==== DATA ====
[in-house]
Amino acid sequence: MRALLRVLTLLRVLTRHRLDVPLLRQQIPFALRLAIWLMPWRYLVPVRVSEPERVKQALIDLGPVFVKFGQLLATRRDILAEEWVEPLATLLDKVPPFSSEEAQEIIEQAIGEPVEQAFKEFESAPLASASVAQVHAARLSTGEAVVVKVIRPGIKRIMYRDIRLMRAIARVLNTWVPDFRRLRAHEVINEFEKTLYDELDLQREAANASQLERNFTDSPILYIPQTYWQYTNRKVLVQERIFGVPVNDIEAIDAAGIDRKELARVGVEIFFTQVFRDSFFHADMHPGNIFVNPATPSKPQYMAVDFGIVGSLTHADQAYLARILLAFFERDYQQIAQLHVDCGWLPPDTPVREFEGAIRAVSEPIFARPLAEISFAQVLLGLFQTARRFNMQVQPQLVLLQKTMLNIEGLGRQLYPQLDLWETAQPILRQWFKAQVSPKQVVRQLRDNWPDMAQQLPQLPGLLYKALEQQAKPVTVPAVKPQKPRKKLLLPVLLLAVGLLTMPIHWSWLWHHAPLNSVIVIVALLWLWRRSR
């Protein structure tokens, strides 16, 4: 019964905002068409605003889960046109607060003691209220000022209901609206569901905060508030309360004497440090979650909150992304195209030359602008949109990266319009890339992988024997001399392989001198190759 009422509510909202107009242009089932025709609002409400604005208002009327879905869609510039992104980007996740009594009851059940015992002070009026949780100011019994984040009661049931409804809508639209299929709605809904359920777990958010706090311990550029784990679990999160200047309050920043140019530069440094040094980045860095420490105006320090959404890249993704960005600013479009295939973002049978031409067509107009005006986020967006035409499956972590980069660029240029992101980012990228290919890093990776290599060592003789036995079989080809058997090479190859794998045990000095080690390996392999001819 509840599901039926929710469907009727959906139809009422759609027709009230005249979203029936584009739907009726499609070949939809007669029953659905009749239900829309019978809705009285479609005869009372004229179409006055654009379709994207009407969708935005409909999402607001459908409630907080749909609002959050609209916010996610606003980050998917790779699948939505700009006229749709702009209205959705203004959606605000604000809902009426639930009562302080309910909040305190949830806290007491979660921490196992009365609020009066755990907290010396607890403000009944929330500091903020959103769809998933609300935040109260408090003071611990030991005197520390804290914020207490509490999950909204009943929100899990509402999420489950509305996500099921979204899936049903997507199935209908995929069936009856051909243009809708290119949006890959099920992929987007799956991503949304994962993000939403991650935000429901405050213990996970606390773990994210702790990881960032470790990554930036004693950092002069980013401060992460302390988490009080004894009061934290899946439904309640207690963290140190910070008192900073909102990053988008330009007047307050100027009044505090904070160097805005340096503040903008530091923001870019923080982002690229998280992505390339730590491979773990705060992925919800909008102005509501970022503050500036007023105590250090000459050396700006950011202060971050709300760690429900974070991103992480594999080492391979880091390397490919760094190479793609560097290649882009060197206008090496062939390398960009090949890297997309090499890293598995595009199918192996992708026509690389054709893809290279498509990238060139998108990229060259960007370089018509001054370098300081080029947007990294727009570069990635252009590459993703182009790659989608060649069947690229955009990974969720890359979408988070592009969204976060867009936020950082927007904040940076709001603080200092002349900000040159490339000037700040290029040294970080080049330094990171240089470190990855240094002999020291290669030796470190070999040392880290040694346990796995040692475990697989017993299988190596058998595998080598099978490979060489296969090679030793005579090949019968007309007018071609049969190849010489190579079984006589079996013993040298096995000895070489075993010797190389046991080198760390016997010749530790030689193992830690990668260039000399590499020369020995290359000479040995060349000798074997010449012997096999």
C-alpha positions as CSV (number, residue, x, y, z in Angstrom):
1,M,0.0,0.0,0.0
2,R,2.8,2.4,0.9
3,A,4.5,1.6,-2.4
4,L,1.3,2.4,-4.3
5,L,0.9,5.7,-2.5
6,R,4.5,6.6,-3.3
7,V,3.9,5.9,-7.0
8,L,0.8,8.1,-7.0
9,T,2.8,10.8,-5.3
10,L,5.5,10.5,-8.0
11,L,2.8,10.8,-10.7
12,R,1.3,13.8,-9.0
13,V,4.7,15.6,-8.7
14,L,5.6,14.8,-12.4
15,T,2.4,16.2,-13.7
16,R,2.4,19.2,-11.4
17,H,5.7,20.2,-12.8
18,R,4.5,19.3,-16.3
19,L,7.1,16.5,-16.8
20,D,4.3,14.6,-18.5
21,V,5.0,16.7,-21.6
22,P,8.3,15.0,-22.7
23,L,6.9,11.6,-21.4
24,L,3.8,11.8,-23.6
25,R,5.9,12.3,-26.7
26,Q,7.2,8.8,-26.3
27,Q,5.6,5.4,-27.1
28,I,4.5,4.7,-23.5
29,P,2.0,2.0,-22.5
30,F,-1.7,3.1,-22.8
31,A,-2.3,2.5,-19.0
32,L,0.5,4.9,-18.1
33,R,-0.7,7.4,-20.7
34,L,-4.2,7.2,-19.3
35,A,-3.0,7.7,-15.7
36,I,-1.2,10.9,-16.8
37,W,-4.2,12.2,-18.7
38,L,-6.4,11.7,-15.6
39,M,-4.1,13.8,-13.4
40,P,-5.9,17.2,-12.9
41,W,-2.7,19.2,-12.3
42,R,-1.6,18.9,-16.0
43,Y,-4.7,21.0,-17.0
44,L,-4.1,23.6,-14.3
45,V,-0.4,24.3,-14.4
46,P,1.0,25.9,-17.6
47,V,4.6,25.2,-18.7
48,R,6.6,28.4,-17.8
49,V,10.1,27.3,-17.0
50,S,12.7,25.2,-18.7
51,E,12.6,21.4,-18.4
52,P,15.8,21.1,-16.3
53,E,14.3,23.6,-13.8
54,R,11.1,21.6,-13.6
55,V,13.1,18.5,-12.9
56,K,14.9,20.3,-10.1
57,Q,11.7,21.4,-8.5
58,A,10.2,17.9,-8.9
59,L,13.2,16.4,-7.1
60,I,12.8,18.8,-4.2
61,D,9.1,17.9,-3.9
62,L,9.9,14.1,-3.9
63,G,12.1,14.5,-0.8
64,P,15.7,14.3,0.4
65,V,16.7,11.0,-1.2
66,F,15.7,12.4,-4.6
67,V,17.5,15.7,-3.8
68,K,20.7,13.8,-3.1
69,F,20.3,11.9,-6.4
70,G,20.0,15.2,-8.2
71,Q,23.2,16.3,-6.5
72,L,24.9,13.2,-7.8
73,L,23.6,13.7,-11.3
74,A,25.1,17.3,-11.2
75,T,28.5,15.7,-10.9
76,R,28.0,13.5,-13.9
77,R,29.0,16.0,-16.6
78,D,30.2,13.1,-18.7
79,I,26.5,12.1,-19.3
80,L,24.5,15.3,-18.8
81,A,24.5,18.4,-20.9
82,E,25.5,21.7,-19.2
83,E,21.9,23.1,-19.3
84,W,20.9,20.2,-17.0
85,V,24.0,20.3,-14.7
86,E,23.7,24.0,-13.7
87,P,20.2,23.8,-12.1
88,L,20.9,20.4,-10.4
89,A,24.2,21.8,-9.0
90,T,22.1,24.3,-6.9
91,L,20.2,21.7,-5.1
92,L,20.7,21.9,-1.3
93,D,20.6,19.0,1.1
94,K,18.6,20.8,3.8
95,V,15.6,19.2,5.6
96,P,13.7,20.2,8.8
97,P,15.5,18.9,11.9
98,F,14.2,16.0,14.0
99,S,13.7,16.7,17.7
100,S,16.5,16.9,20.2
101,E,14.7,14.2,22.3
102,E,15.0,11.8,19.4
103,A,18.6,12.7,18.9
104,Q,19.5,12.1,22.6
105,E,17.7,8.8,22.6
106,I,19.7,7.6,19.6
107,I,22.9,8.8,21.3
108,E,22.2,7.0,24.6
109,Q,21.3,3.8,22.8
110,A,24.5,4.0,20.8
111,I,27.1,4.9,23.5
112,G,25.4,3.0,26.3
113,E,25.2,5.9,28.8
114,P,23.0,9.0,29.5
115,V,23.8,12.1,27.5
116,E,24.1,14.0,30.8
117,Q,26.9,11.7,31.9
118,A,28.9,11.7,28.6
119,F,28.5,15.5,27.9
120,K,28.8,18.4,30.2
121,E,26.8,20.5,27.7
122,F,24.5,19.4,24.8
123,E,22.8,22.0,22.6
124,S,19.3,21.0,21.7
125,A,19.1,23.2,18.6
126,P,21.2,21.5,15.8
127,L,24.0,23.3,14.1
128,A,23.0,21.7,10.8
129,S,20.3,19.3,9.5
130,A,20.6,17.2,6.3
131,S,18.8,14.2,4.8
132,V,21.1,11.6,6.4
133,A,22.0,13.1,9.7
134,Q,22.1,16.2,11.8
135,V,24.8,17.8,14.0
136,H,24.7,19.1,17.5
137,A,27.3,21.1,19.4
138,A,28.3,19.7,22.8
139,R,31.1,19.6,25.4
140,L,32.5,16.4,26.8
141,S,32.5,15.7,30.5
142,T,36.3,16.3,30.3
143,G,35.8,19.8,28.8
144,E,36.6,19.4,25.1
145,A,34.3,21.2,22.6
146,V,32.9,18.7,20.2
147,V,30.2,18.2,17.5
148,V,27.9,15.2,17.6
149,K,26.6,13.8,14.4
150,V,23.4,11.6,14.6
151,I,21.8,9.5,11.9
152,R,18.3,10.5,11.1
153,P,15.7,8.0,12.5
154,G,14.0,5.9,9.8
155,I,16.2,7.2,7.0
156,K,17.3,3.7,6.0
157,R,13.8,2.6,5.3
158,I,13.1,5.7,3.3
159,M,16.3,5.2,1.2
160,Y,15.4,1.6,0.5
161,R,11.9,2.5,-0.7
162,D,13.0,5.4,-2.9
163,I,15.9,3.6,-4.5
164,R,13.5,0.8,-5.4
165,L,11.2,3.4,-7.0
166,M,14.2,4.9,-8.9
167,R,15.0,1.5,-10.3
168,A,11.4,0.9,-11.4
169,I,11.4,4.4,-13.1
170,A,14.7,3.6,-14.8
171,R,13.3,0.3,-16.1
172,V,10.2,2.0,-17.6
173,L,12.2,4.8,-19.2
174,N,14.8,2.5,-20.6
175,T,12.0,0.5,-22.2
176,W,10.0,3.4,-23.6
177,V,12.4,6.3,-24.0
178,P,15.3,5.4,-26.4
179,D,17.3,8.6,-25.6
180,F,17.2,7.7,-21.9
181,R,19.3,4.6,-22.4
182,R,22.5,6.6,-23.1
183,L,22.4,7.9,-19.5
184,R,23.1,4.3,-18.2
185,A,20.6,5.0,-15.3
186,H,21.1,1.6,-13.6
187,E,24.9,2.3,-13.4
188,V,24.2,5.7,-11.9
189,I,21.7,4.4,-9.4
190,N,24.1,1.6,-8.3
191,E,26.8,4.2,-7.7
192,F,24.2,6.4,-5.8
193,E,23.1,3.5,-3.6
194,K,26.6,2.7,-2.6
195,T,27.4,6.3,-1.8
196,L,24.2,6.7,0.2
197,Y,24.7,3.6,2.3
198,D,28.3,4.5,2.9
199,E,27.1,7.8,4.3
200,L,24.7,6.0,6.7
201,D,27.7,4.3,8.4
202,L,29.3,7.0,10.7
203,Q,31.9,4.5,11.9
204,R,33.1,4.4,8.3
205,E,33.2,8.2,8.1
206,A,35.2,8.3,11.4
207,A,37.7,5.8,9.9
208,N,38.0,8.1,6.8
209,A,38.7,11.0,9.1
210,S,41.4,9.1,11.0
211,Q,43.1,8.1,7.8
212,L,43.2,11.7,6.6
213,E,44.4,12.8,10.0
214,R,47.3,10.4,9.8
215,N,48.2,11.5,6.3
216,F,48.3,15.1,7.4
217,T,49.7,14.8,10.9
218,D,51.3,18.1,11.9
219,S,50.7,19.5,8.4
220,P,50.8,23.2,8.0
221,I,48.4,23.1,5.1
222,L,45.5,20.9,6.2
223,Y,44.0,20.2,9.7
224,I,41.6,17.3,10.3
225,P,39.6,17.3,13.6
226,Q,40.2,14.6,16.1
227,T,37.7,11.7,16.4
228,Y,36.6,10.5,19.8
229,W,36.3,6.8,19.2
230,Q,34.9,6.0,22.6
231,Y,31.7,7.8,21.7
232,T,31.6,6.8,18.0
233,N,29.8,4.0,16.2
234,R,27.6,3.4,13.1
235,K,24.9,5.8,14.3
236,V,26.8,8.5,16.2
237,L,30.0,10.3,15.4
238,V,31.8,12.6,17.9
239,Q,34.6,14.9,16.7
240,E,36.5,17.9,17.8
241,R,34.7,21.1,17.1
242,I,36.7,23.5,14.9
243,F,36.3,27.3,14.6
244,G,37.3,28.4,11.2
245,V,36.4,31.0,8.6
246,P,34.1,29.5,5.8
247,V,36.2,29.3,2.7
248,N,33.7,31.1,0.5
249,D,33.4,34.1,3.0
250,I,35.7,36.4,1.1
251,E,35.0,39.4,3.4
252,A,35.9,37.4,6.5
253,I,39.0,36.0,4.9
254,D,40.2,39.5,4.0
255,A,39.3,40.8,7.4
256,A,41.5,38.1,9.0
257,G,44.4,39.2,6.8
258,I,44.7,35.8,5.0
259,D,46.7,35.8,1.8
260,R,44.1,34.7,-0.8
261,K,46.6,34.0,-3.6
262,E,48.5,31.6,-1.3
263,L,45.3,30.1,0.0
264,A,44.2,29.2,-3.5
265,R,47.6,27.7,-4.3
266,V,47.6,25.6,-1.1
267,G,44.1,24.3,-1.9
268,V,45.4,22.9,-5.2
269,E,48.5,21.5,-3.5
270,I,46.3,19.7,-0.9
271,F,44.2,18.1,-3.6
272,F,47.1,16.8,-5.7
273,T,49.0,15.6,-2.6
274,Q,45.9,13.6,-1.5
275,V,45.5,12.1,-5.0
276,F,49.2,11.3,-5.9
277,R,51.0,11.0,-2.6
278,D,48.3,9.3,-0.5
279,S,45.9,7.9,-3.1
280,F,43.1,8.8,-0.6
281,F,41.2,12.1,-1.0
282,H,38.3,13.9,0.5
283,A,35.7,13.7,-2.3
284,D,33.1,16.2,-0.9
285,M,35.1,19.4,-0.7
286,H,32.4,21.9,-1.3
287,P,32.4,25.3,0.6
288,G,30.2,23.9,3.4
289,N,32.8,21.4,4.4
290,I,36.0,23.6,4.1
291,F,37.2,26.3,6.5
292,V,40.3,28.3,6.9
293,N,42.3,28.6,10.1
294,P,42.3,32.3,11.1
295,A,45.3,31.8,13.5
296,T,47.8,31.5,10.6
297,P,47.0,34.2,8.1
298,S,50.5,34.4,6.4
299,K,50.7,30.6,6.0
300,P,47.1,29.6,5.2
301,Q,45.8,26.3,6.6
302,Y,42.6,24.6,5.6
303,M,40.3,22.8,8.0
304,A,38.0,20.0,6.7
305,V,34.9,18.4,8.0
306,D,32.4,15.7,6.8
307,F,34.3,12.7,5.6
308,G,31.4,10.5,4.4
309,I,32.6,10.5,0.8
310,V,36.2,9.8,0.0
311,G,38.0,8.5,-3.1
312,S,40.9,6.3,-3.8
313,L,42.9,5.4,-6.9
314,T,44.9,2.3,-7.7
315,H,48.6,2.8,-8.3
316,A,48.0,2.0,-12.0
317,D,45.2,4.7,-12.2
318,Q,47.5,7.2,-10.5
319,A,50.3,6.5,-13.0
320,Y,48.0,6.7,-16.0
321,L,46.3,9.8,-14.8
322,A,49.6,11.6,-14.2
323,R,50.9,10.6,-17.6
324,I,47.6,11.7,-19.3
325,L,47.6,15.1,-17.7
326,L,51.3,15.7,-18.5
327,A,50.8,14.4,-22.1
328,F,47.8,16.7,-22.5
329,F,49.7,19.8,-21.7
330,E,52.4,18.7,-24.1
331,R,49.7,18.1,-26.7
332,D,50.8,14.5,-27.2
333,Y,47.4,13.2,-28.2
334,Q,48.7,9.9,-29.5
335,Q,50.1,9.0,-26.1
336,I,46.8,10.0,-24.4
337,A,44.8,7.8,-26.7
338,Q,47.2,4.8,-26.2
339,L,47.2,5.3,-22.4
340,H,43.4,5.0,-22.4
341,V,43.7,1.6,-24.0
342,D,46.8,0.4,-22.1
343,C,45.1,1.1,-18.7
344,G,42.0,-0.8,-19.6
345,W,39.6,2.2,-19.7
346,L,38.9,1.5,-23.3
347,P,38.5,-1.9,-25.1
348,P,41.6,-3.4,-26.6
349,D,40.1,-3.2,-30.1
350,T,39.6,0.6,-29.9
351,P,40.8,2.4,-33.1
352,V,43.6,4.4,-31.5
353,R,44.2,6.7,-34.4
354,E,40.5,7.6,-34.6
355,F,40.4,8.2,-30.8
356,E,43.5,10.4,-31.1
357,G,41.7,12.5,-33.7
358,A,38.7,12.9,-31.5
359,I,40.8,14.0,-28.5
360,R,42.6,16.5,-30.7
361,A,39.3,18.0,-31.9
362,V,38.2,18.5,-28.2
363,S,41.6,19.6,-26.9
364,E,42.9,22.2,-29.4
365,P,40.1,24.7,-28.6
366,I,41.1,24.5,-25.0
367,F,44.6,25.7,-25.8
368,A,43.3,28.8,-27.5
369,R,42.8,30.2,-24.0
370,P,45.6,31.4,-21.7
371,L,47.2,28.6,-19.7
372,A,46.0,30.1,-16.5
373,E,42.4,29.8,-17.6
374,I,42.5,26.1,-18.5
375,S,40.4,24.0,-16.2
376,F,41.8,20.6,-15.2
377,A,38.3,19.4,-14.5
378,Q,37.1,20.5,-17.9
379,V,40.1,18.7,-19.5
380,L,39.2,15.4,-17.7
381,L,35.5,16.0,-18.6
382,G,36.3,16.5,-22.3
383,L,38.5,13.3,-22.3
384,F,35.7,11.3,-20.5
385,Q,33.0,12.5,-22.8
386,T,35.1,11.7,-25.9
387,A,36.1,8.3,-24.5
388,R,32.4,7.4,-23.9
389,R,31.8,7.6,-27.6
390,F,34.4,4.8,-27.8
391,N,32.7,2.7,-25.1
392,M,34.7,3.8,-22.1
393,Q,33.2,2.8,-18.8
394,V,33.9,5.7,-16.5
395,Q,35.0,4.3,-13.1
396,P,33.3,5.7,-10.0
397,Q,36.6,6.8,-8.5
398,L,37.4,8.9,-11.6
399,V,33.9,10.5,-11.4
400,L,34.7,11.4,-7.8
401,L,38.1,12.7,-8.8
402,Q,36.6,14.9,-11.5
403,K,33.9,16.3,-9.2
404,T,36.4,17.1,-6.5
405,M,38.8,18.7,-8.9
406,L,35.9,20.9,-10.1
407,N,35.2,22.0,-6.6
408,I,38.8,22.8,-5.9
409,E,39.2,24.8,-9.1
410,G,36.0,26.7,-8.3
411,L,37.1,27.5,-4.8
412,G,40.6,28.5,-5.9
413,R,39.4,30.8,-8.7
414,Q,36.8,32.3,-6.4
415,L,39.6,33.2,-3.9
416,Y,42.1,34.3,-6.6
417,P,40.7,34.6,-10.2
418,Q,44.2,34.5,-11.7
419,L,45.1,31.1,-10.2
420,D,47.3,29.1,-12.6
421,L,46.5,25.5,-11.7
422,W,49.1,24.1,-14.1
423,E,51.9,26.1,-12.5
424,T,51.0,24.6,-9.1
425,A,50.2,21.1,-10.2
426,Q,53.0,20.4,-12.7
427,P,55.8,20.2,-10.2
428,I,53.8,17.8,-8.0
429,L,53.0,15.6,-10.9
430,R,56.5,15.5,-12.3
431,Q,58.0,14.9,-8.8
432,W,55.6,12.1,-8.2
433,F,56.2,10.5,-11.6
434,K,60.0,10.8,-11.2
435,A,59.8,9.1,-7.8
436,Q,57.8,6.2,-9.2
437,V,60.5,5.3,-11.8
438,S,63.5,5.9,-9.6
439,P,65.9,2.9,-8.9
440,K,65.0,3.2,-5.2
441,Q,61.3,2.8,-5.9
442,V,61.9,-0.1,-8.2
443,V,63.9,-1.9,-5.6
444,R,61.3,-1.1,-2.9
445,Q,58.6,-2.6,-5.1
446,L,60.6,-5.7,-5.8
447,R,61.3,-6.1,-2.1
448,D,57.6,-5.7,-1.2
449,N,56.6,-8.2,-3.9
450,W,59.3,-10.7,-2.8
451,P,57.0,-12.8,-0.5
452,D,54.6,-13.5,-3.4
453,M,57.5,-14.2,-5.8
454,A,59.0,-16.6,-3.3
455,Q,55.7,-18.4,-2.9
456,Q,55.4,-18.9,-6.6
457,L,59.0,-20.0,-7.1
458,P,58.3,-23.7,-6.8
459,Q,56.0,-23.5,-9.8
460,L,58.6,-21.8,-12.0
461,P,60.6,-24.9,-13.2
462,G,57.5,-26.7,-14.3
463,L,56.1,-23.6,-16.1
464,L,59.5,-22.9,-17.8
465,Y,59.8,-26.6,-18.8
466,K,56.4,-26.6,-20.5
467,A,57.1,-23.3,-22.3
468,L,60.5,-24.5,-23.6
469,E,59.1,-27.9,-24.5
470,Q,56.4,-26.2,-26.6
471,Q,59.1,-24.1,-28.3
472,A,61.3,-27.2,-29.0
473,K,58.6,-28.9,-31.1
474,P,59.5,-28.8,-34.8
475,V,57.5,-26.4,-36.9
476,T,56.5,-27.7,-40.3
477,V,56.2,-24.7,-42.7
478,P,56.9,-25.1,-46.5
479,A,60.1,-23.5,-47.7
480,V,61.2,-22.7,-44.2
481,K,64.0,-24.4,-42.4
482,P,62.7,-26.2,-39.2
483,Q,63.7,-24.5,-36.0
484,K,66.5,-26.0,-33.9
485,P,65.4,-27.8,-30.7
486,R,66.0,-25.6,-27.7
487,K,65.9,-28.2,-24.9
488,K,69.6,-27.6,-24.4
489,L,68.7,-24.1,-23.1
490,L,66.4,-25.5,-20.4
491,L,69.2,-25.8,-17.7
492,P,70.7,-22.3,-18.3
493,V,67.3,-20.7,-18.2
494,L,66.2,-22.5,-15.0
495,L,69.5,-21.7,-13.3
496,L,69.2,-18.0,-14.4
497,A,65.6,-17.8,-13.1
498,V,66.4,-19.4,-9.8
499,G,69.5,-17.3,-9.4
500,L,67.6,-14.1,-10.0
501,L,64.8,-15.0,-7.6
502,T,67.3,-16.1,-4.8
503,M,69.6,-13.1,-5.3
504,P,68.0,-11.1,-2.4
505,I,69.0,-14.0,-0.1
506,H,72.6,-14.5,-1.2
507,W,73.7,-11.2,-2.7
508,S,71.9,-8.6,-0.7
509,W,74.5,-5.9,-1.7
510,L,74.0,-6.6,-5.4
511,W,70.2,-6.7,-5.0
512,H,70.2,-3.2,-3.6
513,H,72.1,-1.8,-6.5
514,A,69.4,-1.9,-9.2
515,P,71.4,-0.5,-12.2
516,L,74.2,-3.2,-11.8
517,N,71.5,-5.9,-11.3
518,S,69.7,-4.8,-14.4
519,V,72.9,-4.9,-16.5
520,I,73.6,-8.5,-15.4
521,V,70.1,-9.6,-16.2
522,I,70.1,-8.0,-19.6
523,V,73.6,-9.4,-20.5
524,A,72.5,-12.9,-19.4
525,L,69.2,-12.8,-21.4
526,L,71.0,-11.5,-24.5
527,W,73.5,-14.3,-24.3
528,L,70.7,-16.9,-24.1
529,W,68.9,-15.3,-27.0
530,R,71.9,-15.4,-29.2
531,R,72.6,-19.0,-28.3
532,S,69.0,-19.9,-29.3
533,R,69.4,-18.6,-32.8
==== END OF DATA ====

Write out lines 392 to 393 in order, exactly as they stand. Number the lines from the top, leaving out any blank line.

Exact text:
388,R,32.4,7.4,-23.9
389,R,31.8,7.6,-27.6